An angler I got chatting to one day put me onto a family of Egyptian geese, and I spent a wonderful couple of hours photographing the seven tiny goslings - and their very protective parents. I also got some nice images of kestrels and great crested grebes. However, the real fun started a few weeks later in June, when I came across a litter of fox cubs.
Now foxes are one of my favourite animals, and some of the most rewarding wildlife encounters I’ve ever had were with a litter of fox cubs I discovered a few years ago, that lived near the railway lines. Since then I hadn’t managed to find a litter of cubs, so you can imagine how excited I was at this new discovery.
The situation was an interesting one. One of the regulars, who I knew to speak to, confessed that he’d been feeding foxes in this particular location for a few years. As a result the parents were habituated to him, and the five cubs had become likewise. I asked him what the normal feeding time was, and he told me mid-afternoon – an unusual time for foxes to be awake and active. But it seems they had changed their habits to take advantage of this food source, intelligent and resourceful animals that they are.
I admit I was conflicted by the idea of regularly feeding the foxes. One risk was that they would become too used to people, and lose their natural caution around humans –not everybody has good intentions towards foxes. It could also mean that they wouldn’t learn to forage and hunt for themselves, and would become dependent on being fed. On the other hand, I concluded that feeding them gave them a better chance of survival, and if it’s OK for people to put out food for birds, why not foxes? Because the location wasn’t near any houses it was unlikely to turn these particular foxes into pests. So on balance I decided that it wasn’t a clear cut case of this being a bad thing, and therefore I kept my counsel.
I asked my friend if it was OK for me to observe feeding time, and he said he was more than happy for me to come along – but that I should probably stay in my car as the foxes were wary of anyone except him. This initially proved to be the case, though there were occasionally other people about – as the feeding station happened to be in a car park!
While shooting from the car meant that the foxes more or less ignored me, it wasn’t ideal –repositioning myself was problematic, and shooting out of the car window meant the angle was higher than I would have liked. So I decided to set up a camera on a beanbag, with a wide angle (16-35mm) lens and a remote trigger. The plan was to place a handful of dog biscuits on the ground, and pre-focus the lens using as small an aperture as I could get away with (usually f/11 and upwards). By watching from the car I could then press the shutter release when the cubs took the bait. It was a hit and miss affair, with various challenges to overcome – not least when one little cub decided to investigate my gear by firstly pulling on the beanbag, and then having a good chew of the lens hood!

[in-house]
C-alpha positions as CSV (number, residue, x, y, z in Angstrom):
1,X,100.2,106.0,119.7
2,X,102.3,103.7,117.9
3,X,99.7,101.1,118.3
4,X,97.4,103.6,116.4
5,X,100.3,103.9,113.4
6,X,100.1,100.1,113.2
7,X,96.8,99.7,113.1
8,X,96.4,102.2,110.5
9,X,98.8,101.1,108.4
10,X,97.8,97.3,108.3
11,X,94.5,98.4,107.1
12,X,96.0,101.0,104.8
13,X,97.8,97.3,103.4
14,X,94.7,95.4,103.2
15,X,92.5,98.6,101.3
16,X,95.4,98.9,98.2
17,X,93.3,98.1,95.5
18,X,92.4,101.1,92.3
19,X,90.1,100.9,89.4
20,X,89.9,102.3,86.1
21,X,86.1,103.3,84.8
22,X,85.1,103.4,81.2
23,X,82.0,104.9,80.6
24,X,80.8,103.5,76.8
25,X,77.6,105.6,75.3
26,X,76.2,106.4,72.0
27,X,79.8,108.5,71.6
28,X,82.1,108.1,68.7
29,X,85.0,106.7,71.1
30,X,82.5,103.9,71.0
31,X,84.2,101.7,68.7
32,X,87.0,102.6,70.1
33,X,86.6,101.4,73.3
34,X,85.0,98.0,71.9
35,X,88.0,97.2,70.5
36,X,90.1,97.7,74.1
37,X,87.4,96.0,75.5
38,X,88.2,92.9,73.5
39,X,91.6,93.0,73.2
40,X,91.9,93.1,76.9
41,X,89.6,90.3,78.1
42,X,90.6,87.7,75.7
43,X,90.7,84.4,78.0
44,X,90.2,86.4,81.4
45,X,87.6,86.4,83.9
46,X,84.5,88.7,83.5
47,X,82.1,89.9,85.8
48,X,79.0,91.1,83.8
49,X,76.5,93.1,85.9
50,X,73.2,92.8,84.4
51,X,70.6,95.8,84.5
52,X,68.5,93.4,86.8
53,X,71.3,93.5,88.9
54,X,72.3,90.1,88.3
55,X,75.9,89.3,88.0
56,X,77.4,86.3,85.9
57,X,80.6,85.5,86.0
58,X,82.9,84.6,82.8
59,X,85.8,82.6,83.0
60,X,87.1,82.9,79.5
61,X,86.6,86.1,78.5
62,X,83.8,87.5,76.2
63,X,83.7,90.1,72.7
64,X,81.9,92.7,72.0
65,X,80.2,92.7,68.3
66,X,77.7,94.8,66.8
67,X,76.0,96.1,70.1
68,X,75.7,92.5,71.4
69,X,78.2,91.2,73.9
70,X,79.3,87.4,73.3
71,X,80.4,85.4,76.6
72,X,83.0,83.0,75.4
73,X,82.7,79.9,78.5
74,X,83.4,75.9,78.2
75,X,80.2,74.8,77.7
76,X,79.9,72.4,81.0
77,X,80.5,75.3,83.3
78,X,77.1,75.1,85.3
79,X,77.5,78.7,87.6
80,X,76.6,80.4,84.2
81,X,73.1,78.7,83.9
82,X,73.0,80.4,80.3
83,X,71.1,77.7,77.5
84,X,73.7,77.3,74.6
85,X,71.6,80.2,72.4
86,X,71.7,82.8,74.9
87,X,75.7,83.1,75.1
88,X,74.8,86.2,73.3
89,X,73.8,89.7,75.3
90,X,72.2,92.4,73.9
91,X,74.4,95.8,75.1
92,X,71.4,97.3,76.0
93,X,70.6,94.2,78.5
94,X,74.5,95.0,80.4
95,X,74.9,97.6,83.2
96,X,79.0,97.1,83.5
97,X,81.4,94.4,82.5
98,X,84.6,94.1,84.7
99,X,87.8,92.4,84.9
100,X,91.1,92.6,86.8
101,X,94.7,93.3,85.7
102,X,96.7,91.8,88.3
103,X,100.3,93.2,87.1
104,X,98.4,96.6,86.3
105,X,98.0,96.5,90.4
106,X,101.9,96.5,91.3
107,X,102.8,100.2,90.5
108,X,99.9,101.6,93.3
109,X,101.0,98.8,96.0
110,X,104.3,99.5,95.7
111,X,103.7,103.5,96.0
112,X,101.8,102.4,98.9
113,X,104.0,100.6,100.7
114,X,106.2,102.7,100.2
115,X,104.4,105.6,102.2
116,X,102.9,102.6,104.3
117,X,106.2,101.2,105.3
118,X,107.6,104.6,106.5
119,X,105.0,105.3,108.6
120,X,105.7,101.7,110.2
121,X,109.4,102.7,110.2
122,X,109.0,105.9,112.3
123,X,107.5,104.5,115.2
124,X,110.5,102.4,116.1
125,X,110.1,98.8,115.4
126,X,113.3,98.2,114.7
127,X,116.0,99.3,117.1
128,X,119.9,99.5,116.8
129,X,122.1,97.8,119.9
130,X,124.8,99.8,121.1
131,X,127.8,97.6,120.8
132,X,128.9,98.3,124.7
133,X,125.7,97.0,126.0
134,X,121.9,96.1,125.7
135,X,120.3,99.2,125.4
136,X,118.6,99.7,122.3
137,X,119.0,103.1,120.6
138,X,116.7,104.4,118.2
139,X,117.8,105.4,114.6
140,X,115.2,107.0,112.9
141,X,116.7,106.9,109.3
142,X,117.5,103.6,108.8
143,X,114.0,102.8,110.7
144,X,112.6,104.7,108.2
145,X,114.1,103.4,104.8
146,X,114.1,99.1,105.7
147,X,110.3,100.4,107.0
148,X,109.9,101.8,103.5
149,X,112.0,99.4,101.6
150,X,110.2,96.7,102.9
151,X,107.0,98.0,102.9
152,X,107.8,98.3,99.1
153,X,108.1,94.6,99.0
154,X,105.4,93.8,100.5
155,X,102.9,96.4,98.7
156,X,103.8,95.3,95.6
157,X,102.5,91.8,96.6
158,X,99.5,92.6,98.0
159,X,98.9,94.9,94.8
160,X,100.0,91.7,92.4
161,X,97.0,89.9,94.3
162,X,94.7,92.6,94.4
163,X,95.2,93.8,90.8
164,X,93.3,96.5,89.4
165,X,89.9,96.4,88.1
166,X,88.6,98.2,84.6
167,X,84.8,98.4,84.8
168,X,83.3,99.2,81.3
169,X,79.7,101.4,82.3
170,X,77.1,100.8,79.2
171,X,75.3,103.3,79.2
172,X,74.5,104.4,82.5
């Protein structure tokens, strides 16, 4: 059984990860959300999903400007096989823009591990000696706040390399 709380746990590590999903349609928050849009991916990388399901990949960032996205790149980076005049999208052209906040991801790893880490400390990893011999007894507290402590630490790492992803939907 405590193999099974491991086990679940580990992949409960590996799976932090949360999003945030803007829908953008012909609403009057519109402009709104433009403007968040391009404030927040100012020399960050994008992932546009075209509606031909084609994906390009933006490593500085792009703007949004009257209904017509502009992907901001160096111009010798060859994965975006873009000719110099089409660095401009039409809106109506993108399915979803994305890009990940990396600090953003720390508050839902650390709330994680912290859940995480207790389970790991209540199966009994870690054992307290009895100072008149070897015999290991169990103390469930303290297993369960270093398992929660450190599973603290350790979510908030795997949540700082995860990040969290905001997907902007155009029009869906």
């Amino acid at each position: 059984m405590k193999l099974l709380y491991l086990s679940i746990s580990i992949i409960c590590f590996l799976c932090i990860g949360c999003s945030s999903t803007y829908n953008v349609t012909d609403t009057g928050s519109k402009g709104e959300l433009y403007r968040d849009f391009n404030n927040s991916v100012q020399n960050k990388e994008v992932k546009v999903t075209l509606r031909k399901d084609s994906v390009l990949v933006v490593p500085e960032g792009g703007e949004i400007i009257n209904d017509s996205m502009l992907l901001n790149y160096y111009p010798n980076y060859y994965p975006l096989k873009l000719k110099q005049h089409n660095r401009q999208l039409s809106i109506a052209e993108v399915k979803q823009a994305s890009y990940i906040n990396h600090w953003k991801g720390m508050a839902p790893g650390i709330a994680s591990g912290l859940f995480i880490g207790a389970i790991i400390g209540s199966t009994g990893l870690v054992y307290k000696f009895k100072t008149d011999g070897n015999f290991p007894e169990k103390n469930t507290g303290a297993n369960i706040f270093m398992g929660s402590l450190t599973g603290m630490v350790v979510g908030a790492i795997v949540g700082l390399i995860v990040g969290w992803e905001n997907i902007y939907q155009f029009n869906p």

Unfortunately one of the cubs disappeared the day after I first came across them. I’d realised it was in bad condition straight away – it was painfully thin, and too listless to even run away when I approached it. I’m sure it must have died. But the remaining four cubs all seemed well fed and lively.
Being a man of leisure meant that I was able to visit the fox family most days, and the cubs (if not the adults) quickly became used to me – to the extent that after three or four visits they were comfortable with me being out of the car. Spending so much time with them I learned to recognise them and see the differences in their personalities. I named them Black Legs, Red, Tubby and Yellow – anthropomorphic I know, but I never claimed to be a scientist! Strangely, from what I could ascertain, all four cubs were female. Black Legs was the cheeky one, and became my favourite. Red was the feisty, dominant one. Tubby and Yellow were both quite timid, and I saw them less than the other two.